August 2022 | Letter from Hokkaido

Fish and fertilizer

 Roadsigns include Russian in Wakkanai, Hokkaido - Wikimedia Commons.

The murder of former Prime Minister Shinzo Abe at a Nara train station (just five stops and 15 minutes from where I used to live) prompted much commentary abroad on Abe’s diplomacy. From the U.S. to Japan, members of Team Abe were, not surprisingly, quick to declare him one of the greatest statesmen in Japanese history. 

But in Japan, opinions on Abe’s diplomatic prowess are more varied. Nowhere more so than in Hokkaido, where feelings remain strong about Abe’s failure to get Russian President Vladimir Putin to return the Northern Territories (or Southern Kuriles as they’re known in Russia). The fate of the four islands off Hokkaido’s east coast, which were seized by the Soviet Union in the last days of World War II, have prevented Japan and Russia from signing a peace treaty. Despite the decades of failed efforts on the part of his predecessors, Abe believed he was the man to strike a deal with Russia.

In fact, he did. In December 2018, Abe and Putin agreed to advance peace talks based on a 1956 treaty, under which Moscow would return only two of the four islands, a decision that, to former island residents in Hokkaido and elsewhere, felt like a betrayal. The Hokkaido media pilloried the decision, as did the locally powerful former islanders’ support groups. 

The response from Hokkaido businesses was more complicated. Some hoped that Abe’s diplomatic efforts with Putin would lead to strengthened Hokkaido-Russia economic ties, not just in and around the four islands, but also on Sakhalin and in the Russian Far East. Energy, marine products and tourism were just a few of the areas of cooperation with Russia that Hokkaido hoped would grow rapidly once Abe and Putin inked a peace treaty deal and solved the Northern Territories issue.

Those dreams have been destroyed by the realities of 2022. Russia’s invasion of Ukraine, combined with Abe’s death, mean Moscow has no sympathetic ears in Tokyo right now. But in Hokkaido, where agreements between Japan and Russia over salmon fishing rights and kombu harvesting are of critical importance to local fishing unions and related businesses, the sanctions imposed on Russia by Prime Minister Fumio Kishida’s administration directly impact their livelihoods. Sanctions, and the disruption the Ukraine war has caused to the agricultural sector combined to cause real problems for Hokkaido’s economy in the run-up to the July 8 Upper House elections.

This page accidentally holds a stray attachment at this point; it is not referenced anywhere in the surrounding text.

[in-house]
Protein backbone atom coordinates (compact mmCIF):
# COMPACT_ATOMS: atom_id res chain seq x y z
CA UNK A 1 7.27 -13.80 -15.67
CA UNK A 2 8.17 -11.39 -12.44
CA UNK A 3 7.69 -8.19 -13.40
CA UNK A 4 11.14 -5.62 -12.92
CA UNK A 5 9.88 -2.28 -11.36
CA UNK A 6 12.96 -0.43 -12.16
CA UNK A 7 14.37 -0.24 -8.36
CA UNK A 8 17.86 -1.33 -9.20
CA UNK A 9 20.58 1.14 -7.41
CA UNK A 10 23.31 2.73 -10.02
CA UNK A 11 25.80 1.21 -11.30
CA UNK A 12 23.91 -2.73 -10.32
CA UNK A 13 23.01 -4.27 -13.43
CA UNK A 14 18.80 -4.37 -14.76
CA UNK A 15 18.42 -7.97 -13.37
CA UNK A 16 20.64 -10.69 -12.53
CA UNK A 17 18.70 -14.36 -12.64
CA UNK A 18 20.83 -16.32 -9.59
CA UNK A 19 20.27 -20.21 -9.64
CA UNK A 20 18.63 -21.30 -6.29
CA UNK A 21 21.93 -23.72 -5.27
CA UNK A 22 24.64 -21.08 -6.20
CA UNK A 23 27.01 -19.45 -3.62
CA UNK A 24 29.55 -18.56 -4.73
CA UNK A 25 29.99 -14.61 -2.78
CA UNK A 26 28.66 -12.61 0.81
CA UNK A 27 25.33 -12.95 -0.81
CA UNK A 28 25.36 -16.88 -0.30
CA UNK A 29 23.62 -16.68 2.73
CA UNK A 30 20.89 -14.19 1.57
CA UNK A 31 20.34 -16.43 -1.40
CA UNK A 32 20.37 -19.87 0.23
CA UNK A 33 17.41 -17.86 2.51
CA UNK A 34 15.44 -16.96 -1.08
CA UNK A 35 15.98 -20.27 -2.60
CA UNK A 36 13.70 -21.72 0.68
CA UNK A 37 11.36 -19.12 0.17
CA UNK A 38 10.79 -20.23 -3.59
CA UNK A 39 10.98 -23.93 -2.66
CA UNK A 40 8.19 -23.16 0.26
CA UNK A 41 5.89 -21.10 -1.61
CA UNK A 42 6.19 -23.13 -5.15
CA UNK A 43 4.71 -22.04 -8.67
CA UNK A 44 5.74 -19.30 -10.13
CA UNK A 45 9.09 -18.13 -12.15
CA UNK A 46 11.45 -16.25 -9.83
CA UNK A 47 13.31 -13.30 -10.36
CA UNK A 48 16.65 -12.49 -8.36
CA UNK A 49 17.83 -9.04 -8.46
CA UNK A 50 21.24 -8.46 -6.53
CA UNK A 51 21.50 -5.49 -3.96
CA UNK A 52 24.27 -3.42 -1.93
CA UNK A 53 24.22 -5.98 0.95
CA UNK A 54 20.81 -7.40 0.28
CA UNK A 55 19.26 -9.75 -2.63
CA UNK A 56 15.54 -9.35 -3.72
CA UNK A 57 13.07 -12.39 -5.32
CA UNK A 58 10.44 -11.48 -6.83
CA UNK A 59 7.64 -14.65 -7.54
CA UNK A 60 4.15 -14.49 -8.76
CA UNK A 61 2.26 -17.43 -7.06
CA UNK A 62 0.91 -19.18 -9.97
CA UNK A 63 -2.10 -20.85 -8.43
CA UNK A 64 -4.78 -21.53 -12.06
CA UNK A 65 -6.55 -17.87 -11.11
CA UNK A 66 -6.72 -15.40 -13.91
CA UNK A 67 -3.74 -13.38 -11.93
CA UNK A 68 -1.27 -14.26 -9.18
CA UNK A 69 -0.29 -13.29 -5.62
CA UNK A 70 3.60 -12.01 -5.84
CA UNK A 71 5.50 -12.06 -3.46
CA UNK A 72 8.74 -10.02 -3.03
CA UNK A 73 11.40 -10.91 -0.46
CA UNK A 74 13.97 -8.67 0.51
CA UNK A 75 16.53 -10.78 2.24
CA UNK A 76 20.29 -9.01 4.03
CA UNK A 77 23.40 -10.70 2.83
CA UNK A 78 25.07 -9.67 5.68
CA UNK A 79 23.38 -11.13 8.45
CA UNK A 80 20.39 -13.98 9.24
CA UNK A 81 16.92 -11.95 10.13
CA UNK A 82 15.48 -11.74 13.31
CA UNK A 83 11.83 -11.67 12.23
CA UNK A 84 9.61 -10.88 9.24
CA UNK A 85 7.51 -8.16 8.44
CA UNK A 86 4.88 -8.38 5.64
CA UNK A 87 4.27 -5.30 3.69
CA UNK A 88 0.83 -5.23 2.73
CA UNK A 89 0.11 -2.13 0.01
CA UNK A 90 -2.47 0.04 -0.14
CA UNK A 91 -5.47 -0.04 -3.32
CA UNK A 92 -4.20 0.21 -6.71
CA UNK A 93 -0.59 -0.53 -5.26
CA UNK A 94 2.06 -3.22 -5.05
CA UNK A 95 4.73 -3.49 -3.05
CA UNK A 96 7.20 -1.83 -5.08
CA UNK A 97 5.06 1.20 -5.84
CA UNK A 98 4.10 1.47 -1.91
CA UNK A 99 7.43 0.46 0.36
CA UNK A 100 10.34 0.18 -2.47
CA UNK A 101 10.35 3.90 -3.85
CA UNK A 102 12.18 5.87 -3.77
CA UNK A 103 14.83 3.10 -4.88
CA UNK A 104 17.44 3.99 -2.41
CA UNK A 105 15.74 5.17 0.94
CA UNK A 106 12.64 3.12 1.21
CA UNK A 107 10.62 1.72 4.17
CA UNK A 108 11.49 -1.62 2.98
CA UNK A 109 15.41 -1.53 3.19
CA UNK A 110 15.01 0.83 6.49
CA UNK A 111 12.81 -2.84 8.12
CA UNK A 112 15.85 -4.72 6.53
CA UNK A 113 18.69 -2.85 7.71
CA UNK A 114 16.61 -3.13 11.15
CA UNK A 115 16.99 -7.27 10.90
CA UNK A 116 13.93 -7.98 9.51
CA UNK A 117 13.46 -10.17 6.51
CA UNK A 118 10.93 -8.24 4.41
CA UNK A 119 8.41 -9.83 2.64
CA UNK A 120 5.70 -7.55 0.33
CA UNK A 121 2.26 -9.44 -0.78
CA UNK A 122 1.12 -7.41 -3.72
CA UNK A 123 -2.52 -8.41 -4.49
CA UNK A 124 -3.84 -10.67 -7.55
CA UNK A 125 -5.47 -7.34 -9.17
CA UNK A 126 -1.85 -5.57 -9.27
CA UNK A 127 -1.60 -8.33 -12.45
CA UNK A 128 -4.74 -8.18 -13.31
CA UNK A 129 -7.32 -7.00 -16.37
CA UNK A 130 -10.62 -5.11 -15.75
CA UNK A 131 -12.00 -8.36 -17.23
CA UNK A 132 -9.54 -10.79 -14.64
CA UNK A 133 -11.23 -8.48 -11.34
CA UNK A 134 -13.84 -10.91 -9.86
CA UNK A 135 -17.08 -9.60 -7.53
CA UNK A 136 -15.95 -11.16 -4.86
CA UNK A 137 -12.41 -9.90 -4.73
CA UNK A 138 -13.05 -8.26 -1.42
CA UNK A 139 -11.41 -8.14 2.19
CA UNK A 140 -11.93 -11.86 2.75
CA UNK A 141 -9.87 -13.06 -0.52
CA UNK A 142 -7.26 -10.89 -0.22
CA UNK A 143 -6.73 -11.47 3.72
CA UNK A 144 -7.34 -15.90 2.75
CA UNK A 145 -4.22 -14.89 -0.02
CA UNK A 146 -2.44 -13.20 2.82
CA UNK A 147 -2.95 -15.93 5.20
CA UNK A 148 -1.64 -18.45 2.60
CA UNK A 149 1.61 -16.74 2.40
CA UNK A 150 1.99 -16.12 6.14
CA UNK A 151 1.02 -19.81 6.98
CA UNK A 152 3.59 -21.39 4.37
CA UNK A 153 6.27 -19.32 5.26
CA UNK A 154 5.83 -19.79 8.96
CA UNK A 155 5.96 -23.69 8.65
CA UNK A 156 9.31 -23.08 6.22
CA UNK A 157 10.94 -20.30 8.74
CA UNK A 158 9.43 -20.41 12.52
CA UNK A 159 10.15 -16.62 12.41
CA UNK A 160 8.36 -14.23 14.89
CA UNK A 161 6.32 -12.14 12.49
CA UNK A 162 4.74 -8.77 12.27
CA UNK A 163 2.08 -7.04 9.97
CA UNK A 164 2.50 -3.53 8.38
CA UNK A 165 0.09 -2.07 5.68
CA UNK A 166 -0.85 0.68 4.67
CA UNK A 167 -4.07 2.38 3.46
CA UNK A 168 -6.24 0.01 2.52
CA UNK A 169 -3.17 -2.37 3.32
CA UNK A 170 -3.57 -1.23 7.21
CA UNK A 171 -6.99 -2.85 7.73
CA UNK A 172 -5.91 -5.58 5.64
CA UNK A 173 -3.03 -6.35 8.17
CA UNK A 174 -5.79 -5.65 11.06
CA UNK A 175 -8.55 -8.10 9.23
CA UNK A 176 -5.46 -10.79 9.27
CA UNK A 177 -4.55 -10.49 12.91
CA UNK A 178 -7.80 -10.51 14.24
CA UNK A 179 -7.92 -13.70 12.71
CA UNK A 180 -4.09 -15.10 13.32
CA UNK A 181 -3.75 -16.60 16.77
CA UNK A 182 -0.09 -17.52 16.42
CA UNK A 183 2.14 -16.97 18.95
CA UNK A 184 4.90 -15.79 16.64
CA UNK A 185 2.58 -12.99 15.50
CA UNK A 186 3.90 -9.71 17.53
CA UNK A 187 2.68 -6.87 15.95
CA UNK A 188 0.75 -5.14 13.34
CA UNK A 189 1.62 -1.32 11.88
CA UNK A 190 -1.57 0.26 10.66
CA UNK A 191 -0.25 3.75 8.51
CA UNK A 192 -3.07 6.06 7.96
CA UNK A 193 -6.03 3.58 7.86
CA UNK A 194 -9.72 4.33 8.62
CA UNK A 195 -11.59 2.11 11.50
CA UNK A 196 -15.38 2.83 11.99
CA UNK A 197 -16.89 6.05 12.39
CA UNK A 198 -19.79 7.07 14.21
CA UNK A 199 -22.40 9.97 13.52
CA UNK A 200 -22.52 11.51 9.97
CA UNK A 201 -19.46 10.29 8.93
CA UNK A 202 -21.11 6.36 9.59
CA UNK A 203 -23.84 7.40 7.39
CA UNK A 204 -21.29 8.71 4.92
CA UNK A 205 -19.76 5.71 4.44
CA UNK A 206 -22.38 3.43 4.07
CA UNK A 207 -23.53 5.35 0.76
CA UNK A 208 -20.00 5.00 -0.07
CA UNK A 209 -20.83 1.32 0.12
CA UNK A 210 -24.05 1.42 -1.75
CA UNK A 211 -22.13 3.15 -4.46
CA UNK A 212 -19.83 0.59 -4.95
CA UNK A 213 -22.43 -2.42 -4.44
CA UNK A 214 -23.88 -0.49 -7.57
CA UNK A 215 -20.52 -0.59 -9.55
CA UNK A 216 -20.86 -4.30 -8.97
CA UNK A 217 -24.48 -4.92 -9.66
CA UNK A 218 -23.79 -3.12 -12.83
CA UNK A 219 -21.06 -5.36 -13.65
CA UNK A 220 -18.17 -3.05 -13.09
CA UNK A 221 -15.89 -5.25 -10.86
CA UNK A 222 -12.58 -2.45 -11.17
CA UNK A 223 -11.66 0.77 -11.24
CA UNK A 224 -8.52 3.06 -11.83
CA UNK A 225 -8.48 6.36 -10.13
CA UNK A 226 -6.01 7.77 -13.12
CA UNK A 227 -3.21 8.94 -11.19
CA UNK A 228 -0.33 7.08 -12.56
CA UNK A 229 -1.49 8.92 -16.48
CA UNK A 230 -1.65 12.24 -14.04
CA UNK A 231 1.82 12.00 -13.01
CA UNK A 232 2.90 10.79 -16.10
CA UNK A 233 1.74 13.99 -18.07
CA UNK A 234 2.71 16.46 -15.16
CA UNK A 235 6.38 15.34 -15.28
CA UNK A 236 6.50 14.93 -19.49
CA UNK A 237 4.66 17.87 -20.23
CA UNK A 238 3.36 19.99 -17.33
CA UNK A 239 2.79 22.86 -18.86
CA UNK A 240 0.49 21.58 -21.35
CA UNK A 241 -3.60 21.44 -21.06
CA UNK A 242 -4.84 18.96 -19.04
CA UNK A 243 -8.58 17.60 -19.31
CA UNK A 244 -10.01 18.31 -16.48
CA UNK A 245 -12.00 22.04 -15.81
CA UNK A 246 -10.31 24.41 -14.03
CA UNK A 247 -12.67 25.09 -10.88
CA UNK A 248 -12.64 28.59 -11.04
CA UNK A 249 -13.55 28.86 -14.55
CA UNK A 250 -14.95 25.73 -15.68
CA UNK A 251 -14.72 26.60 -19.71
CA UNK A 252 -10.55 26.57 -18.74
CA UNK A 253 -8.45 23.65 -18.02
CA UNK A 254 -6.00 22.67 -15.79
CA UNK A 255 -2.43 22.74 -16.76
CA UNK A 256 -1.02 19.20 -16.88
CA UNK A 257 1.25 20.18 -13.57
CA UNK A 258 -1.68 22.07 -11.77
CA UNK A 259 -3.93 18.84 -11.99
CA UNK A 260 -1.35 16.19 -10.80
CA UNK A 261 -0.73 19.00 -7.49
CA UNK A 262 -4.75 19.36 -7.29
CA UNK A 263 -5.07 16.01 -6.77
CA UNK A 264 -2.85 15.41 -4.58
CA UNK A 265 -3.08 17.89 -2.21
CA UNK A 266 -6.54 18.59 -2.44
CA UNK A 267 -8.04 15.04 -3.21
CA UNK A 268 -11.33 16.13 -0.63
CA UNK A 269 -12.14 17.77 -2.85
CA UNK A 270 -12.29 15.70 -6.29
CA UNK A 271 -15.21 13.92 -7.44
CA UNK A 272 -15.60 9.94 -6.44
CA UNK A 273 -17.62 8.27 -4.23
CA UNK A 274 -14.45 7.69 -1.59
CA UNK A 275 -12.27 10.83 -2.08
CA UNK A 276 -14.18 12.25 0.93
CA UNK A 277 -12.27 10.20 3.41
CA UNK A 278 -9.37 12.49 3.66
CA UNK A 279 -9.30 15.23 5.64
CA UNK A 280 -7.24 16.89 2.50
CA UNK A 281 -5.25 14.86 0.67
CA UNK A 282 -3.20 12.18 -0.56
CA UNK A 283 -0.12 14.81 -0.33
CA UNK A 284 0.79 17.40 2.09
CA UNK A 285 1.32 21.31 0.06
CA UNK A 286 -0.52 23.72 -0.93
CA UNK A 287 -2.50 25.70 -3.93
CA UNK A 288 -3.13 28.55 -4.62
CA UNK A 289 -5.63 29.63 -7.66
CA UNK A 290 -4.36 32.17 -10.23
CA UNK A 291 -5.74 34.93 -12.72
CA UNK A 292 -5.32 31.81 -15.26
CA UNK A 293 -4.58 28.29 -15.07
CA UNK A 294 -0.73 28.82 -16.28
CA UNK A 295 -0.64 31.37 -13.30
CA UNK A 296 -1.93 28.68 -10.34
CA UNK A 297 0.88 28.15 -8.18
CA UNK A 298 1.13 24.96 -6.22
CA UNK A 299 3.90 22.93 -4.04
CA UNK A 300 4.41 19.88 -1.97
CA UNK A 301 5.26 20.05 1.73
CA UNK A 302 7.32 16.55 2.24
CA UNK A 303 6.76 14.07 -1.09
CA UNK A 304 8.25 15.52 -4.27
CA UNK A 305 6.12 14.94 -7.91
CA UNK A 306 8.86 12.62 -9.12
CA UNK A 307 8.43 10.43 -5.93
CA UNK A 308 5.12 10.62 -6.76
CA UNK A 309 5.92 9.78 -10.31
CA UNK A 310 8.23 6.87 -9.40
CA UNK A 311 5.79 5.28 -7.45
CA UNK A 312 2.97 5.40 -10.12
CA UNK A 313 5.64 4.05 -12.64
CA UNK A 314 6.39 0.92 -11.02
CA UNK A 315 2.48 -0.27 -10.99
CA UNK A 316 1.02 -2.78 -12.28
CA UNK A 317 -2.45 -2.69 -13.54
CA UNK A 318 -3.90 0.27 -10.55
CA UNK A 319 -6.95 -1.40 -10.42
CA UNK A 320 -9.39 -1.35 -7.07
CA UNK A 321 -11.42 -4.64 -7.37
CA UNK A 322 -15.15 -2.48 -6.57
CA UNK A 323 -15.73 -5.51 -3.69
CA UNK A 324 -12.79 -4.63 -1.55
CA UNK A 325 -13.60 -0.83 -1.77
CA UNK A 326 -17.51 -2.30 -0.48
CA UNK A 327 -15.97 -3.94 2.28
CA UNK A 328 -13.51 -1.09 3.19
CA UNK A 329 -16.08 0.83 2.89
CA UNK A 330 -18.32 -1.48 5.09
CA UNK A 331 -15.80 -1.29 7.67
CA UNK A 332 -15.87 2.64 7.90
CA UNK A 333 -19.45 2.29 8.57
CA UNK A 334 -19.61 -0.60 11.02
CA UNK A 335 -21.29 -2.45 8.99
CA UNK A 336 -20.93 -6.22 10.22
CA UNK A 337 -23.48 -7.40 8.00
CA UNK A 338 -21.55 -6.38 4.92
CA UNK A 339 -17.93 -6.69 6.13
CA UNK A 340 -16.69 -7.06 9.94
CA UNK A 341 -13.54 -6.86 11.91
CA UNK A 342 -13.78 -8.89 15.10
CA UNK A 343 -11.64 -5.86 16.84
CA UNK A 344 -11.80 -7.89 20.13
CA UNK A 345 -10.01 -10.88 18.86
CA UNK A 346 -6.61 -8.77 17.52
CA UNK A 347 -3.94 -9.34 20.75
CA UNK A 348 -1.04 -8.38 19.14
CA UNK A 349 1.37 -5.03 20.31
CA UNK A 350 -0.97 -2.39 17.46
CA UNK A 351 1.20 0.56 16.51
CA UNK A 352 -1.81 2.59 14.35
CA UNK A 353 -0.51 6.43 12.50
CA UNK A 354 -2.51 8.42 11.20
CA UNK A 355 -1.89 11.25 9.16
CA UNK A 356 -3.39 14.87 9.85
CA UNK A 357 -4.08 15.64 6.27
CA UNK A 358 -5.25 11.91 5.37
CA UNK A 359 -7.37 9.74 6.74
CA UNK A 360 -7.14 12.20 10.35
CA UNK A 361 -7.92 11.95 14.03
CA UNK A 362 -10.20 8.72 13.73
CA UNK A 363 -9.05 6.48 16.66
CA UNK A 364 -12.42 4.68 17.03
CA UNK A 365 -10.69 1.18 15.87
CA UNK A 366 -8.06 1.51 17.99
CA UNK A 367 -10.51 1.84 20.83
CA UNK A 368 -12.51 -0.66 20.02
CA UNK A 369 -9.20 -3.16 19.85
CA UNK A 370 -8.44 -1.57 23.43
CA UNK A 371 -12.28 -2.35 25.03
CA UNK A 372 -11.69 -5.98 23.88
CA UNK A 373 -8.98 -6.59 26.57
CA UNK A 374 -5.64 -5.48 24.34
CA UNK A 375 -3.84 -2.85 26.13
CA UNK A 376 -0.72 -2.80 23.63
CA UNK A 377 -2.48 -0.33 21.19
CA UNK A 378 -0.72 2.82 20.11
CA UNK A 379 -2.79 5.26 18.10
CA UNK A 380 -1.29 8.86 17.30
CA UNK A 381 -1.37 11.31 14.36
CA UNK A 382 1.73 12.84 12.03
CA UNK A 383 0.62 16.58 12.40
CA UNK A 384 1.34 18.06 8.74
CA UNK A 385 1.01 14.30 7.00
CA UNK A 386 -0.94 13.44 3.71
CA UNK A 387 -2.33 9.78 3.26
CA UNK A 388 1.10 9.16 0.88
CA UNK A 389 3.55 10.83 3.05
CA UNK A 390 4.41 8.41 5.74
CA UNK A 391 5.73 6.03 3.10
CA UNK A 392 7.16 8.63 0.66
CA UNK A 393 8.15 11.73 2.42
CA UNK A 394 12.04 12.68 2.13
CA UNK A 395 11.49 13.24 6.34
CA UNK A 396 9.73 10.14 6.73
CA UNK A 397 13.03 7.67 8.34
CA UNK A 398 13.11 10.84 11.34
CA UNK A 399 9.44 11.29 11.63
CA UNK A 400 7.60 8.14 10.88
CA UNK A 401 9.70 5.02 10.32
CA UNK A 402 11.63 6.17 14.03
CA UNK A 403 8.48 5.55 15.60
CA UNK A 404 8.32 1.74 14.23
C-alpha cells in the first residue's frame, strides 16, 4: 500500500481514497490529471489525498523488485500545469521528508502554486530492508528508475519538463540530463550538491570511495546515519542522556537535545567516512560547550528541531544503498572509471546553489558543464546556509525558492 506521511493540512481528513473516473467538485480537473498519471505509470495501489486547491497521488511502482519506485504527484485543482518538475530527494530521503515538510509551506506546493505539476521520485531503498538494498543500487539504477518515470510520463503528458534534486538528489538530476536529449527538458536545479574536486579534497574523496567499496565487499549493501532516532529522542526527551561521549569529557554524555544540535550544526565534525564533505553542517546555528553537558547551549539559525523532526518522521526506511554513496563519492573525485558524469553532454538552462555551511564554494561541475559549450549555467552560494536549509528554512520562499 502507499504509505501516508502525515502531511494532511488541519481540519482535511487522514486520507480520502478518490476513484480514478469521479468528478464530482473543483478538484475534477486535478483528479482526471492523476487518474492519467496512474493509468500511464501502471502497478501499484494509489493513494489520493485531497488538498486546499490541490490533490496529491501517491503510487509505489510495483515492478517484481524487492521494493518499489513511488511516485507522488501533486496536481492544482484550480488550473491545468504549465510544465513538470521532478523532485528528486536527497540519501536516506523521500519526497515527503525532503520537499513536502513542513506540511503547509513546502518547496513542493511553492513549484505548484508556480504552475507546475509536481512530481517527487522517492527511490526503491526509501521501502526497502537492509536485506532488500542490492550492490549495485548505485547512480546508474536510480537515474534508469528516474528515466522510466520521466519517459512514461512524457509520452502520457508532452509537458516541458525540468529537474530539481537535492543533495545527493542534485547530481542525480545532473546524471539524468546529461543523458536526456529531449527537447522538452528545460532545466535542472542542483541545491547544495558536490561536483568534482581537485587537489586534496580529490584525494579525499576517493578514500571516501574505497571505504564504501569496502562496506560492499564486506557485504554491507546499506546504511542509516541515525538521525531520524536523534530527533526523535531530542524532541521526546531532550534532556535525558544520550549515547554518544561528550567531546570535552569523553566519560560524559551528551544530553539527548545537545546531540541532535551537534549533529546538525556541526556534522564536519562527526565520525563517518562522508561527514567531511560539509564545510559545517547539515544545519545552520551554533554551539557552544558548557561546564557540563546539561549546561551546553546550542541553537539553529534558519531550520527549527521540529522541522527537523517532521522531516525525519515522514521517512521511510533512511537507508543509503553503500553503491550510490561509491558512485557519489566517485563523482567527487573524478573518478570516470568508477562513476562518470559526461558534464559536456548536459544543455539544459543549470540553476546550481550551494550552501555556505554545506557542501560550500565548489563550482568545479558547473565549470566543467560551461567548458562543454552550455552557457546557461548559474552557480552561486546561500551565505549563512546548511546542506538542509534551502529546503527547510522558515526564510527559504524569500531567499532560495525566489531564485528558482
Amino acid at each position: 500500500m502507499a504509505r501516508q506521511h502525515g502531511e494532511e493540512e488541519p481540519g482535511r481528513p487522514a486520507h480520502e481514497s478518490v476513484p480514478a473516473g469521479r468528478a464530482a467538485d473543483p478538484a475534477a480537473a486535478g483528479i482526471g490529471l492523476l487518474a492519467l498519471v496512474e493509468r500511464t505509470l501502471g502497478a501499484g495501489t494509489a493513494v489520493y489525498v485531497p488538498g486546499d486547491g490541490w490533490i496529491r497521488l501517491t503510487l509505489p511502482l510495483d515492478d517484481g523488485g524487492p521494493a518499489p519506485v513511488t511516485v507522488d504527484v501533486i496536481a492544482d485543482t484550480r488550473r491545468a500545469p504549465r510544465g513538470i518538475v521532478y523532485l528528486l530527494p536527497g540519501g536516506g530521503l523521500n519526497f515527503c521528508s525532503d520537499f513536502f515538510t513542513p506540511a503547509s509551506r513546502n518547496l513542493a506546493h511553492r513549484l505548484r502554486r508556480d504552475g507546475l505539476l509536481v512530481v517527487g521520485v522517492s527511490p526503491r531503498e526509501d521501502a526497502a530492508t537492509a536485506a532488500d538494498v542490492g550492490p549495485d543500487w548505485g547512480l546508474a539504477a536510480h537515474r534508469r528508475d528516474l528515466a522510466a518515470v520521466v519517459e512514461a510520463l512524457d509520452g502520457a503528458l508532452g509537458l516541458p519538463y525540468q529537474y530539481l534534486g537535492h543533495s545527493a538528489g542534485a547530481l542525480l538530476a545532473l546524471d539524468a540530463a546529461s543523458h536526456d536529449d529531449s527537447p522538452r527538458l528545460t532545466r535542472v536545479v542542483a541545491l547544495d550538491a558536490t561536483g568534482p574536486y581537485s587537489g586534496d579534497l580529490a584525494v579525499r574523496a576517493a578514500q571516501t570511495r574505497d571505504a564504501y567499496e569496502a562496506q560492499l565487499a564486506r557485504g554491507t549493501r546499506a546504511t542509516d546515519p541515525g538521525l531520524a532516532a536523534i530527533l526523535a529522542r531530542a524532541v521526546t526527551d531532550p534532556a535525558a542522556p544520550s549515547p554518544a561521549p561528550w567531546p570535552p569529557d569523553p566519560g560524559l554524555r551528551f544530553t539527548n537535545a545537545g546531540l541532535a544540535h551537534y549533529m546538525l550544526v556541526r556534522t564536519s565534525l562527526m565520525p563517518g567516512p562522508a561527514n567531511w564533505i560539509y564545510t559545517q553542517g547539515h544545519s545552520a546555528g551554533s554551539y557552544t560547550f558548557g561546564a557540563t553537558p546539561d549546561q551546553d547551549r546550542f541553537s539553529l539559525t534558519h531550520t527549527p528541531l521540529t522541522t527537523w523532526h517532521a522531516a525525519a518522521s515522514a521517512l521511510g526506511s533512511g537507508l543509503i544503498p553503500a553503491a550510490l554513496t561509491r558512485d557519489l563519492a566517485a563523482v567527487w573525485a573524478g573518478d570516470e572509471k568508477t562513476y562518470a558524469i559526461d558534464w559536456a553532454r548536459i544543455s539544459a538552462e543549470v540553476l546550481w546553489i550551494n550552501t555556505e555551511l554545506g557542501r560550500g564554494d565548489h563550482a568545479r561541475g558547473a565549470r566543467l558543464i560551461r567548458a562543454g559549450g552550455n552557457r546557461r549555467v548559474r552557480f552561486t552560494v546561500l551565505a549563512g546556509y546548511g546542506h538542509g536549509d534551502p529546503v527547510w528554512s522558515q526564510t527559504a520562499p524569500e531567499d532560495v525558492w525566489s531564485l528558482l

“Fish and fertilizer” might be one way to describe the Russia-related concerns that candidates in Hokkaido had to deal with in their campaign stump speeches. The cost of fertilizer, Hokkaido agricultural co-op officials said, had skyrocketed due to the Ukraine invasion, forcing them raise the price by 78.5% for a year from June 1. Because this year’s crops used fertilizer bought at the pre-war price, it will take a year for current hike to be fully felt, Hokkaido officials say. Shoppers all over Japan will have to pay a lot more for Hokkaido produce, such as sweetcorn and potatoes, after the 2023 harvest.

The Kishida government has responded with central government money to help offset fertilizer costs and prevent a spike in agricultural products nationwide. But it is likely that further measures will be needed, as the war in Ukraine drags on, with no guarantees that imported fertilizer prices will come down anytime soon.

The other Hokkaido campaign issue, mostly raised by ruling Liberal Democratic Party candidates, was the question of beefing up Hokkaido’s defenses in the wake of the Ukraine invasion.

At the moment, Japan’s defense posture is focused on the region to its southwest – namely Taiwan and China. But in Hokkaido, a growing number of people are trying to convince the government to look north and consider beefing up the Self-Defense Forces’ presence here to counter possible Russian aggression.

Currently, about 37,000 SDF personnel are stationed on Hokkaido at more than two dozen bases – down from 50,000 in 1979 and unchanged since 2009. The political conversation in the ruling party now revolves around whether to increase the number of personnel or the number and size of SDF bases, at the same time as it considers the larger question of increased defense spending, and whether that could lead to an arms race and increased friction with Russia. Hokkaido would be on the frontline of any confrontation, and Japan can ill afford tensions with Russia. The U.S., it is fair to say, would be particularly wary of any further deterioration in relations between Tokyo and Moscow.

Those attitudes are nothing new. Wariness of Russia has long been a feature of Hokkaido’s history. As early as the 1780s, the scholar Shihei Hayashi was warning the Edo government that it needed to improve its treatment of Hokkaido’s indigenous Ainu people amid rumors that they might consider Russian rule preferable to that of the shogunate. A century later, the Meiji government, fearing Hokkaido could be seized by Russia, prioritized the full assimilation of the Ainu into the Japanese state. Today, 150 years on, Hokkaido is unmistakably a part of Japan, but the island prefecture’s relationship with Russia is more complex than ever.

Eric Johnston is the Senior National Correspondent for The Japan Times. Views expressed within are his own and not necessarily